The manufacturers of candles are enjoying a mini-boom as people stock up in case of power cuts; similarly coal distributors are busy, just in case the heating falls foul of the weather.

Teachers have done alright as well – an extra few days onto the end of the two-week Christmas break for many of them – although coming back to a school where the pipes have burst all over your text books might take the good out of that unexpected break.

Those who love winter sports but cannot afford to head for the ski slopes are making down with a big of snowboarding in their own back yard right now – and lazy people have the perfect excuse to never leave the roaring fire or the couch.

Even after all of that, of course, the bad still outweighs the good – and there’s nothing funny about water cascading down the interior walls of your expensive family home.

But it’s an ill wind that doesn’t blow for someone – and after the year our tradesmen and garage owners have endured….would we really begrudge it to them?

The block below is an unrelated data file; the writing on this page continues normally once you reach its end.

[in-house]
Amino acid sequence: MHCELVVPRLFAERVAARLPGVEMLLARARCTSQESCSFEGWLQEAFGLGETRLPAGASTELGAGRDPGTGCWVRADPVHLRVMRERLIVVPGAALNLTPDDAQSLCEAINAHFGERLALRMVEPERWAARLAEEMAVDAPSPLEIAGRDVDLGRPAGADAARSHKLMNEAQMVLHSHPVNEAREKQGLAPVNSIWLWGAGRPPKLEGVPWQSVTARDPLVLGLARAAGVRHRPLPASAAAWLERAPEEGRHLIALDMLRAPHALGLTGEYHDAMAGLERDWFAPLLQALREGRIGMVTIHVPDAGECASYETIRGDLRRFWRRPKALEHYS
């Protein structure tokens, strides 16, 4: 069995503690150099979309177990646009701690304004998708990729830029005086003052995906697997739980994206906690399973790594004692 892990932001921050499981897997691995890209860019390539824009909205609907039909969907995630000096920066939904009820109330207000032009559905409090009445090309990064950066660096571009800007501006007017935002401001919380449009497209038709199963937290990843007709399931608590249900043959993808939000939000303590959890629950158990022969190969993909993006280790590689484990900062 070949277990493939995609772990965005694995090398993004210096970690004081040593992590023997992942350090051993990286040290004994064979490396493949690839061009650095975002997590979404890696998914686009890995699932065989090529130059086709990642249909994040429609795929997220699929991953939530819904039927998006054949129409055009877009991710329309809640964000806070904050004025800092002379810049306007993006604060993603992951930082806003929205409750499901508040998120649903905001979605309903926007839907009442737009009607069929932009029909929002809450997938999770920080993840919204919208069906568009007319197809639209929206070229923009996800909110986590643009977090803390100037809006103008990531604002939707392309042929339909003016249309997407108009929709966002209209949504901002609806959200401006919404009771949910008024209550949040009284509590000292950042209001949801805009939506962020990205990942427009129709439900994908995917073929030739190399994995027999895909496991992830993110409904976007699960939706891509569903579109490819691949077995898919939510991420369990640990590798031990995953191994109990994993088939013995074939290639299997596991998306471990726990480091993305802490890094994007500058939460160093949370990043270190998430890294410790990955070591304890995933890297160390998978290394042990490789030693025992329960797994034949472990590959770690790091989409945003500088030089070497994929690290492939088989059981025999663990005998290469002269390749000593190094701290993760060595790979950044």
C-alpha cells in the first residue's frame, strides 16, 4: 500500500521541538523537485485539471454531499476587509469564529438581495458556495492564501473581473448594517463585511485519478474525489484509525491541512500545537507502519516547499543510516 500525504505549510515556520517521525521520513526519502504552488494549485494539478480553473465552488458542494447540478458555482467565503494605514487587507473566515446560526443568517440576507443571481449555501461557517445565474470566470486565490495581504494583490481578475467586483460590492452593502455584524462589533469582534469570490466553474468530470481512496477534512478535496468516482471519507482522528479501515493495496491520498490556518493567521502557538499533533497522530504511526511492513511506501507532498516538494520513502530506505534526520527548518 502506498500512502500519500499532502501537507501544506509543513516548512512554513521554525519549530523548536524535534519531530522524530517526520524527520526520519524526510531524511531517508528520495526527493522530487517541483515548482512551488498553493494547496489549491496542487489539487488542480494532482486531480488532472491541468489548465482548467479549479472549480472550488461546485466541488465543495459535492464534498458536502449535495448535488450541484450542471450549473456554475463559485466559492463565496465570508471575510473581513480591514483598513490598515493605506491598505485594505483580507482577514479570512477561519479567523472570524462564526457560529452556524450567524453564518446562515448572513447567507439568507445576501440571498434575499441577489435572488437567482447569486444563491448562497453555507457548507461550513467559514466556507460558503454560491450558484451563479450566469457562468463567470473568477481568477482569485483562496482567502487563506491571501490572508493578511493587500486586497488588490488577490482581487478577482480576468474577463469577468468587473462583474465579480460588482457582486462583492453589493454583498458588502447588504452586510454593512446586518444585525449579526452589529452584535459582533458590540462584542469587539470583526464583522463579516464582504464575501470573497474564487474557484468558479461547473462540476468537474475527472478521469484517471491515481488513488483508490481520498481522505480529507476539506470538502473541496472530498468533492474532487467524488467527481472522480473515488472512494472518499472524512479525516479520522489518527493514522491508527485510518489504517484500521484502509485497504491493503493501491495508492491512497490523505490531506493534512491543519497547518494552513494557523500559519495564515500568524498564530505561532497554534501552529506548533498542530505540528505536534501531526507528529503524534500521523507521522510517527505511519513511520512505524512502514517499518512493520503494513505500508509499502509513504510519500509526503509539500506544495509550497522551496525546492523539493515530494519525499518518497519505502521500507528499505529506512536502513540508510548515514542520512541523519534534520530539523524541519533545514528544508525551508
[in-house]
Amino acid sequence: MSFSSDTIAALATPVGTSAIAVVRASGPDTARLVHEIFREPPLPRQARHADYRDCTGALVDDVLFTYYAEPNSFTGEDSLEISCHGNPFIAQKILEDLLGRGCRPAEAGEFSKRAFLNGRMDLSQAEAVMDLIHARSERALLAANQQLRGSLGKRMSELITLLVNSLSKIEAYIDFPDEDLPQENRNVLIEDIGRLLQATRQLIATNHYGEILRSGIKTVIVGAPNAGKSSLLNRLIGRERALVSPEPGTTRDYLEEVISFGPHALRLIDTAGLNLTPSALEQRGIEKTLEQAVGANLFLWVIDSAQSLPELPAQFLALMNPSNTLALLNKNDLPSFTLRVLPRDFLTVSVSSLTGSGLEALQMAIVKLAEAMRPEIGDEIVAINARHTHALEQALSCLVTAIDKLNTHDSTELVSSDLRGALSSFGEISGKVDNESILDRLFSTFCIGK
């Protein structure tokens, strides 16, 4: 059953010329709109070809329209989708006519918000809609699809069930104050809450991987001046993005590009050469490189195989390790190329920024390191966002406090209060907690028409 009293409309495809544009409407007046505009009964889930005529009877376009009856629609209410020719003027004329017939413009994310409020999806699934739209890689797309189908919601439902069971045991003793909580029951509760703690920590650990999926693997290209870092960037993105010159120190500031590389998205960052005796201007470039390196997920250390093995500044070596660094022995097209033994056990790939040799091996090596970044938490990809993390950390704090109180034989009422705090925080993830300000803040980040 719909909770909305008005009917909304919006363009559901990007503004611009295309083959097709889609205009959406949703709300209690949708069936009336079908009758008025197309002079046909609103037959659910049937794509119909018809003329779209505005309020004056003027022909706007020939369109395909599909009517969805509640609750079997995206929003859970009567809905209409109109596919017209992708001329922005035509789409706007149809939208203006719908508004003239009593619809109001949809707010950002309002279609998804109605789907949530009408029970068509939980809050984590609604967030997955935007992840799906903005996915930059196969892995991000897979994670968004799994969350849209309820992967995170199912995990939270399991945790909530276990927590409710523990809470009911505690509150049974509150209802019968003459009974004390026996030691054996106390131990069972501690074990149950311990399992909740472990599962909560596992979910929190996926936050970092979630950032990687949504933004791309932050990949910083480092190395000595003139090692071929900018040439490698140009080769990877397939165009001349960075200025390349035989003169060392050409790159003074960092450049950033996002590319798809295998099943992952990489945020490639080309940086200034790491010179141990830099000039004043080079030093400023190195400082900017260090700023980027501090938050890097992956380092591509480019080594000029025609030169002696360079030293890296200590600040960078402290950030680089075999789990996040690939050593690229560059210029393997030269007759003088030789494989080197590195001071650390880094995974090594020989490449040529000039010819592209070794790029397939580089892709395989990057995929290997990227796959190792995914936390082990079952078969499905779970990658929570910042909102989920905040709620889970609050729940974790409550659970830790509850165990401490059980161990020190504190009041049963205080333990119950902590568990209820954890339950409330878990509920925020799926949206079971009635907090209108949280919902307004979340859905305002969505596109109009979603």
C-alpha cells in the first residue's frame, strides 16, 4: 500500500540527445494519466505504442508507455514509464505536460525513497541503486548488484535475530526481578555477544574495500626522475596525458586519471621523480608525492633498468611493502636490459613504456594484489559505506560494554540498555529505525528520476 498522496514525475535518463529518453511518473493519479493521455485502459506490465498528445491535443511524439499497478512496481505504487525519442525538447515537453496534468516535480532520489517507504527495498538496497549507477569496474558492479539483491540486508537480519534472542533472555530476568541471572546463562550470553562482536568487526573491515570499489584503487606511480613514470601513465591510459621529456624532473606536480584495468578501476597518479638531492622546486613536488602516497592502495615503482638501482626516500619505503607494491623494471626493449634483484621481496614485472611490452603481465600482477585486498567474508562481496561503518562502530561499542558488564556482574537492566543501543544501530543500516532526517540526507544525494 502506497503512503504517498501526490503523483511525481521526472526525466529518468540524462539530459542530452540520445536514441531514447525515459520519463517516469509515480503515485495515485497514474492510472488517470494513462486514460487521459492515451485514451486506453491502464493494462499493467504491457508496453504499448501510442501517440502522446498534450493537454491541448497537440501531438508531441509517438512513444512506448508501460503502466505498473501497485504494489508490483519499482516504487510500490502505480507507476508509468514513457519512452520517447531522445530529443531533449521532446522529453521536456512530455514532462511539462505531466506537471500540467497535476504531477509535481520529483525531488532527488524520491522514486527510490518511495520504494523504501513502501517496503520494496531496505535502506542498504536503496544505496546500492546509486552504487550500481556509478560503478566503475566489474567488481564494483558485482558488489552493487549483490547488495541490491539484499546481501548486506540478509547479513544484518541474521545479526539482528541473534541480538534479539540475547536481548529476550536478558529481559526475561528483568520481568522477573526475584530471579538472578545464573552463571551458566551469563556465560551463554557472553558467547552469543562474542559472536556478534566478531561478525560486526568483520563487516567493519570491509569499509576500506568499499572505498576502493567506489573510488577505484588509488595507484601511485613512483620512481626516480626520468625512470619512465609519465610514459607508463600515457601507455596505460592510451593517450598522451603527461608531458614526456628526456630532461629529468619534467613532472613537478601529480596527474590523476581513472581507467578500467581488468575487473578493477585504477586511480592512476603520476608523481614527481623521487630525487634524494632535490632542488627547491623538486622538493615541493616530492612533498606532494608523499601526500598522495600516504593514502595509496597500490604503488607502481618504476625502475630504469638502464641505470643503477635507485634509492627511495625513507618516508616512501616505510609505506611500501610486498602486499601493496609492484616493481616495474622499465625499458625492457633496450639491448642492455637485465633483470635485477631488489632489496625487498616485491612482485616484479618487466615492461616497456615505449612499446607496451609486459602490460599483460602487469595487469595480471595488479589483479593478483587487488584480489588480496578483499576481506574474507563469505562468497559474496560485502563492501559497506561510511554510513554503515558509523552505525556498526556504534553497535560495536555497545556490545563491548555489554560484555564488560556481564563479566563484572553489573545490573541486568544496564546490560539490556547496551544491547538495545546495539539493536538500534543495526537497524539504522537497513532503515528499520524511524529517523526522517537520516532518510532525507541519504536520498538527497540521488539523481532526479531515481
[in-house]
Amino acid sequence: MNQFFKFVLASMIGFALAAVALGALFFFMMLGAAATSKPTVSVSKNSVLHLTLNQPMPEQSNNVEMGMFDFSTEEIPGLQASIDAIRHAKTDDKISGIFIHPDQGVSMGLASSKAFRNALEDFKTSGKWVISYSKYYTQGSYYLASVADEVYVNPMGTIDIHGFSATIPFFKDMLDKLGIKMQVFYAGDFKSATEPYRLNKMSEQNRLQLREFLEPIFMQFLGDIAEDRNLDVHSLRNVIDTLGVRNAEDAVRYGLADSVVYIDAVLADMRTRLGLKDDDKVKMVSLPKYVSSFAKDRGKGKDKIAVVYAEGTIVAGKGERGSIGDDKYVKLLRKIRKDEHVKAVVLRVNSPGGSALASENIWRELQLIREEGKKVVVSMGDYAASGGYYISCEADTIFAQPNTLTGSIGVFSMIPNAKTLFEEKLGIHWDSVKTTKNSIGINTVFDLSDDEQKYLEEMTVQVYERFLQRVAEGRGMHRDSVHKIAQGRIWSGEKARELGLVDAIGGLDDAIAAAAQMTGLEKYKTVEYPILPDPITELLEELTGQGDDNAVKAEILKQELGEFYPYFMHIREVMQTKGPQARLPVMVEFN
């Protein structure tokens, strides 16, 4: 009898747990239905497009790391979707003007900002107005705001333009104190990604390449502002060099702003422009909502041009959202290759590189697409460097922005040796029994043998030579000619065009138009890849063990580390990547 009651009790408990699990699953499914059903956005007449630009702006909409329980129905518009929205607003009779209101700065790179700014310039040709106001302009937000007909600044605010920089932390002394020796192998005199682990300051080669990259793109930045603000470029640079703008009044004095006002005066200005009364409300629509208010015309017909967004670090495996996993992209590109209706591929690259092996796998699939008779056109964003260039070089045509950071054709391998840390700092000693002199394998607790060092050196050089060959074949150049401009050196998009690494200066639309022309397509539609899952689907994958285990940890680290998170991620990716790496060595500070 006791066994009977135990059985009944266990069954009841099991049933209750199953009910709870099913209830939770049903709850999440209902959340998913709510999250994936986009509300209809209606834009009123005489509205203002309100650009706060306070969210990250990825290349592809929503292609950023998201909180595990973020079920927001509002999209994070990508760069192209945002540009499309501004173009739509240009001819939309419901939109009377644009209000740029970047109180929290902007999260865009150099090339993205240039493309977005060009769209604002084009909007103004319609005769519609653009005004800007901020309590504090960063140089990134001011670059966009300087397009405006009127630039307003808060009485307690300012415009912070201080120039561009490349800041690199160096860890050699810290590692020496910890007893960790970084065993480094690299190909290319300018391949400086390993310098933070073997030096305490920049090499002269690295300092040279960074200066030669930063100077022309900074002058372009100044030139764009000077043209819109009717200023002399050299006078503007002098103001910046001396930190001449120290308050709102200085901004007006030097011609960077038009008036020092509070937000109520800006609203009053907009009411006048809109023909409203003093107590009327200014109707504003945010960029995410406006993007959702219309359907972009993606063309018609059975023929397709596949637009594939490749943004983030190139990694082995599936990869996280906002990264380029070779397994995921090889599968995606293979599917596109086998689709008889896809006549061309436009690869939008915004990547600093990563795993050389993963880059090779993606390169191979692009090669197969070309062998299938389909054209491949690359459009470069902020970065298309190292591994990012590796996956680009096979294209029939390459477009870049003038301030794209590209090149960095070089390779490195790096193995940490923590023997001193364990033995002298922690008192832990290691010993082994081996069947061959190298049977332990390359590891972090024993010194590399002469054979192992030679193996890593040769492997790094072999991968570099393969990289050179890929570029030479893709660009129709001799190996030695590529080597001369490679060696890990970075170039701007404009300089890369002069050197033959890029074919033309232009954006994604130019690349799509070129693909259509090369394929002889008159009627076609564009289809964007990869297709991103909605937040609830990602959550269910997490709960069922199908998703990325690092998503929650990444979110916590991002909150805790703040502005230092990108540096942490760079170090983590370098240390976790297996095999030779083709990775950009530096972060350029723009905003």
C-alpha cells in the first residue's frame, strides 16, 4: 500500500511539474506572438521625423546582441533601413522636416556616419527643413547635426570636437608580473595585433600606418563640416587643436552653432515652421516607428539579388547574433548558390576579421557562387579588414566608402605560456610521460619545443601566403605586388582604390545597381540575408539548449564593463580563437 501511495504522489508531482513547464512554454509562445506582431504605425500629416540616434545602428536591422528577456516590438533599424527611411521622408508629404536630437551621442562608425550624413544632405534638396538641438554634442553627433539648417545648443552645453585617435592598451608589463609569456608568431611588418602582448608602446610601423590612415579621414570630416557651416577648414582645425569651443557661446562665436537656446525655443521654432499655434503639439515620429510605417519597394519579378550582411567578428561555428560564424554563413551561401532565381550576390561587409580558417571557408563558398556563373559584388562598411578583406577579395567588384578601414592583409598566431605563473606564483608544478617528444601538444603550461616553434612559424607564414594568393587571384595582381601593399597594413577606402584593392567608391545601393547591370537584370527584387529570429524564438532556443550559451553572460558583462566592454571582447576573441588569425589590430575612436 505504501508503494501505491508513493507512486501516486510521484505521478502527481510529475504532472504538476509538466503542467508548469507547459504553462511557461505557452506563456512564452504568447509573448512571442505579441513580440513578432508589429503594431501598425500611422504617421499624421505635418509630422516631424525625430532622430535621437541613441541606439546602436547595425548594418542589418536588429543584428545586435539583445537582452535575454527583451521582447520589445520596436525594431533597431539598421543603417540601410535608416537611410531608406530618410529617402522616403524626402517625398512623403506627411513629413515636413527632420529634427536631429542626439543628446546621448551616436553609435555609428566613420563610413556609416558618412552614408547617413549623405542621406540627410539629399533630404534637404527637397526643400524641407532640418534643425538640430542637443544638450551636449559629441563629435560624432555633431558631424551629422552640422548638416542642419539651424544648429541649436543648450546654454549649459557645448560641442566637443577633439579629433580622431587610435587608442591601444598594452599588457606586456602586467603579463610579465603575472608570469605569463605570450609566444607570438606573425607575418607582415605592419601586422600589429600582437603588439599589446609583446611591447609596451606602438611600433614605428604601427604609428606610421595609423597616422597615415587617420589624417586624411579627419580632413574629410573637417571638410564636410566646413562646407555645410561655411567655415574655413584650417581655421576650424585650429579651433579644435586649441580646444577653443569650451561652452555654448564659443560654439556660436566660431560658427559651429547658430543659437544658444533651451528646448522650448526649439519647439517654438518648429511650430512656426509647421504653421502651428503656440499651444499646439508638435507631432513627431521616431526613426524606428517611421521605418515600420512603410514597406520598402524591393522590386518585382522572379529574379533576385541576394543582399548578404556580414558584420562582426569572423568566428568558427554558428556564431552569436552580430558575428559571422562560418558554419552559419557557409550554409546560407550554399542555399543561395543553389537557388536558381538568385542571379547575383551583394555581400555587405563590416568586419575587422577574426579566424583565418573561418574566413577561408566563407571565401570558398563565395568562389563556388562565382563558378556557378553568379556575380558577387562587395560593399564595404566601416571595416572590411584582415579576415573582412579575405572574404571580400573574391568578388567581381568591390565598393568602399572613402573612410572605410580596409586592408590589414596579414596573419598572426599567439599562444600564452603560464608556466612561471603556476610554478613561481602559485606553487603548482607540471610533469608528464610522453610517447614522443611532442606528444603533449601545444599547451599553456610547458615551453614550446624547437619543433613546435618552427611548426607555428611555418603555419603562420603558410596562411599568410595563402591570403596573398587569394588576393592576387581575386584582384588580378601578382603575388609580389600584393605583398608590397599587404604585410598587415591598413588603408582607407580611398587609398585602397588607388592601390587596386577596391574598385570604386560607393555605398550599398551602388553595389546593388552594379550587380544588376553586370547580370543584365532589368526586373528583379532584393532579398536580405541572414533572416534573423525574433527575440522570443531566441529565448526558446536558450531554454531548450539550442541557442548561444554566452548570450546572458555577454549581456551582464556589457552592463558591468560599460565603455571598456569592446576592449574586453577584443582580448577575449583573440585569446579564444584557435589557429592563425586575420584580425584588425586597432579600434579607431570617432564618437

For more, read page 13 of this week’s Connacht Tribune.

Galway in Days Gone By

The way we were – Protecting archives of our past



A photo of Galway city centre from the county council's archives

People’s living conditions less than 100 years ago were frightening. We have come a long way. We talk about water charges today, but back then the local District Councils were erecting pumps for local communities and the lovely town of Mountbellew, according to Council minutes, had open sewers,” says Galway County Council archivist Patria McWalter.

Patria believes we “need to take pride in our history, and we should take the same pride in our historical records as we do in our built heritage”. When you see the wealth of material in her care, this belief makes sense.

She is in charge of caring for the rich collection of administrative records owned by Galway County Council and says “these records are as much part of our history as the Rock of Cashel is. They document our lives and our ancestors’ lives. And nobody can plan for the future unless you learn from the past, what worked and what didn’t”.

Archivists and librarians are often unfairly regarded as being dry, academic types, but that’s certainly not true of Patria. Her enthusiasm is infectious as she turns the pages of several minute books from Galway’s Rural District Councils, all of them at least 100 years old.

Part of her role involved cataloguing all the records of the Councils – Ballinasloe, Clifden, Galway, Gort, Loughrea, Mountbellew, Portumna and Tuam. These records mostly consisted of minutes of various meetings.